Getting It Wrong

Getting It Wrong: A Lesson in Reflective Practice

I don’t think I talk enough about the times I get things wrong in the library. I’m all about celebrating successes, but let’s be real here: I mess up, I make the wrong decisions, and I say the wrong things. Owning and sharing our mistakes can be helpful for reflection and making sure we don’t repeat these, so here goes.

Wrong purchase

Selecting books and resources to purchase is hard. We do the best we can, check reviews and age guides, but sometimes we select the wrong resource. Maybe we’ve ordered online and what arrives is a too-small, text-too-tiny, cover-not-appealing, ‘why the heck did I buy that?’ book. Or maybe you’ve got swept up in a bookstore and piled up the new releases only to realise that BookTok fabulous novel is not at all fabulous for your school library. Been there! Had to rehome it. Then there’s the licensing. Did I renew that personal licence for a school knowingly? No, way. But it still happened.

Wrong recommendation

This is one I kick myself for, something that goes over and over in my mind. Giving a student the wrong book recommendation. Maybe it’s giving them a book that is too mature for them. Did that the other day. Parent sent it back with a ‘it’s not appropriate, thank you’ warning. How I work in my library is students are aware they might come across content they are not comfortable with. We talk about skipping those sections, discussing it with our adults at home or teacher, or simply closing the book and returning it. But giving that book to a student makes me cringe and wish I’d done better. Here’s hoping that incident doesn’t blow up. I’ve got policy in place just in case, but isn’t it easier to not have to go there?

It’s the same with just not being able to find the right book for that student and trying to make a ‘it’s not perfect but try this one’ recommendation fit them, knowing it won’t be something they love. Then, of course, ten minutes after they leave the right title comes to mind. I also hate the awkward shelf stroll because you just can’t get your brain to turn on and find that book you know you have and would be good. Book recommendations are something we do a lot of and most of the time we get it right or even hit the gold mine with a life-changing recommendation, but other times I strike out or hit a fowl (not sure where the baseball references are coming from, but hey).

Wrong layout

Now, this one I don’t beat myself up too much over because I am forever changing things anyway, but making the wrong layout and shelving decisions can be disappointing and require a lot of extra moving and lifting. Looking at the space, trying things out and then changing your mind is important, though, so I don’t let this mistake slow me down or prevent me from trying something new.

The cringe-worthy circulation desk comment

Sigh. A student brings up a book to check out and I make a stupid dumb comment about their reading choice. I’m much better at this now, but back in the day I made some doozies, commenting on what they were borrowing or just making a throw away comment about borrowing a book for a sibling (no you idiot, don’t assume, they are allowed to like that topic) that could cause real damage. I limit my comments now and I’ve also got a pretty good poker face for when they say something to provoke a reaction about borrowing a certain book. Sure, you want to borrow that? Nice choice.

Making a big decision on the go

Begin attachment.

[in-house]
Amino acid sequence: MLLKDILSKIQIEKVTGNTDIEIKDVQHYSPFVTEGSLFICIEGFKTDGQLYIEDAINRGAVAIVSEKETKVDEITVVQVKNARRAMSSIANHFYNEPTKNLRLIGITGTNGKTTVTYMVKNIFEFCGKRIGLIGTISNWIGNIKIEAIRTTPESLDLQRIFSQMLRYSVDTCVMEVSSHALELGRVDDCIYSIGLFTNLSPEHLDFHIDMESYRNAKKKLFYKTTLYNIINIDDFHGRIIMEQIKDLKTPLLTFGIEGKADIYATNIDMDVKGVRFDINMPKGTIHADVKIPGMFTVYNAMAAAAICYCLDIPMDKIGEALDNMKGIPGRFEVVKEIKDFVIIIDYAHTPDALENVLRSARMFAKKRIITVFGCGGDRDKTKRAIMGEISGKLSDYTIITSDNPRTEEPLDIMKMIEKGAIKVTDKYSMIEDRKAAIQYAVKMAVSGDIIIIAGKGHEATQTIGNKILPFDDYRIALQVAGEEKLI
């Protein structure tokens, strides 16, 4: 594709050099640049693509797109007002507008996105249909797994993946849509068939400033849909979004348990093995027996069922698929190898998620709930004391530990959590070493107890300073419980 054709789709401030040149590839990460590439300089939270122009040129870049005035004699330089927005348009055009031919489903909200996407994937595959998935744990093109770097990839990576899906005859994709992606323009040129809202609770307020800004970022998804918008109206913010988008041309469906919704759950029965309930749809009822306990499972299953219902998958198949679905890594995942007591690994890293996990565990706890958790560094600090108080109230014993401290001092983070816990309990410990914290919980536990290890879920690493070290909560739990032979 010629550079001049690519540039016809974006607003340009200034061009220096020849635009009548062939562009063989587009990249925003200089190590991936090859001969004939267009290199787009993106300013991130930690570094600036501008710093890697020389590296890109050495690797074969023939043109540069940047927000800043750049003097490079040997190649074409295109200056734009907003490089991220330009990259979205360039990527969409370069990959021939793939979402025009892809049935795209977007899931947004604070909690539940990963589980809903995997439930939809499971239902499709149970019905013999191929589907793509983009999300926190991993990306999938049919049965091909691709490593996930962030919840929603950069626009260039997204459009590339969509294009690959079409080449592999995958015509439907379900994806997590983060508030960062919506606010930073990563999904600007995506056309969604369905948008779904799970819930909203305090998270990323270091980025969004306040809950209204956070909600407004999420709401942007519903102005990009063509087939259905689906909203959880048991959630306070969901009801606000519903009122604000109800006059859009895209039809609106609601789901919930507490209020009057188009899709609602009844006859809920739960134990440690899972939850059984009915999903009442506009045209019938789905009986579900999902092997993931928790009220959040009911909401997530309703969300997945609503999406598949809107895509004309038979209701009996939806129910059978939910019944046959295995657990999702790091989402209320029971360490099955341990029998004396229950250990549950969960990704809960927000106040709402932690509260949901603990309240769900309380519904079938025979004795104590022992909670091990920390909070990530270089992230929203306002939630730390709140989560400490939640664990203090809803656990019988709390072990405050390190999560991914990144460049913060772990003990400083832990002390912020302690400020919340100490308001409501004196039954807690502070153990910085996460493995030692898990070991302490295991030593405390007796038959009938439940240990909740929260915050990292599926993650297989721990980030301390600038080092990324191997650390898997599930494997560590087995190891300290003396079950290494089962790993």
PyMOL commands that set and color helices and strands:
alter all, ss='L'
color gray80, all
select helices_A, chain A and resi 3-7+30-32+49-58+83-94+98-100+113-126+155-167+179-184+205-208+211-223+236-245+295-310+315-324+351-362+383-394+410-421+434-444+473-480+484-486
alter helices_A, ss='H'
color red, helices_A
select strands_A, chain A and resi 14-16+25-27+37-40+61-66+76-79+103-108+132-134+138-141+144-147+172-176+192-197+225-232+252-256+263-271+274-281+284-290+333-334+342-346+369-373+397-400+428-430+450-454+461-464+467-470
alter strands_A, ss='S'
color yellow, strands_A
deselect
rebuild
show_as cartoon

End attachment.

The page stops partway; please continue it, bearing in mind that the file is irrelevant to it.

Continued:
In the library space, we have to make quick decisions all the time. Saying yes or no to something might not seem like a big deal, but can have big consequences later on. But sometimes we also have to make big decisions when the pressure is on. I had that scenario play out just this week. As the head of library services, I have to make decisions on behalf of my team, about our buildings, about safety, about our collections. Sometimes you have time to think, reflect or plan and other times you have to quickly react, consider as many of the implications as possible and just act. Sometimes you don’t even know if you’ve made the right decision until later when it’s too late. As I write this, I don’t know if the decisions I made in response to a leak in our library were the right ones, but I believe they are. I believe, given everything, we did absolutely everything we could. My fallback in these situations is to check, take time later to pause, reflect, check in with others about what they would have done and adjust where I can.

A hasty reaction

Sometimes there’s a lot happening in a library. Sometimes it’s all great and other times there are issues. When the stress is high, I know that I sometimes provide a hasty or stressed reaction. This has a massive impact on the people around me. I have to remind myself to think about others, be slow to speak, quick to act when needed but slow to react. Not always easy. And when I mess up, I hope I am always quick to mend fences and apologise for my reactions.


So, here’s to celebrating both our success and our mistakes.


  1. Danielle Emma

    Thank you for this. It’s so easy when we look at other practitioners on social media to think that everyone else’s practice is perfect and we’re the only ones who struggle or make mistakes! I really appreciate your honesty and relate to much of this, especially the disappointment we feel when we know we could have done better with a book recommendation!

    • Madison Dearnaley

      Thanks, Danielle. Yes, we can often share a carefully crafted perception on social media and even through articles and blog posts, but the reality is it’s tough out there! And we can’t always share the tough stuff or mistakes because it’s our jobs on the line. I’m glad sharing this helps. Those book recommendations are so important and my gosh I do worry when I get them wrong! Thanks so much for your kind comment.

Leave a Reply

© 2024 Madison's Library

Theme by Anders NorenUp ↑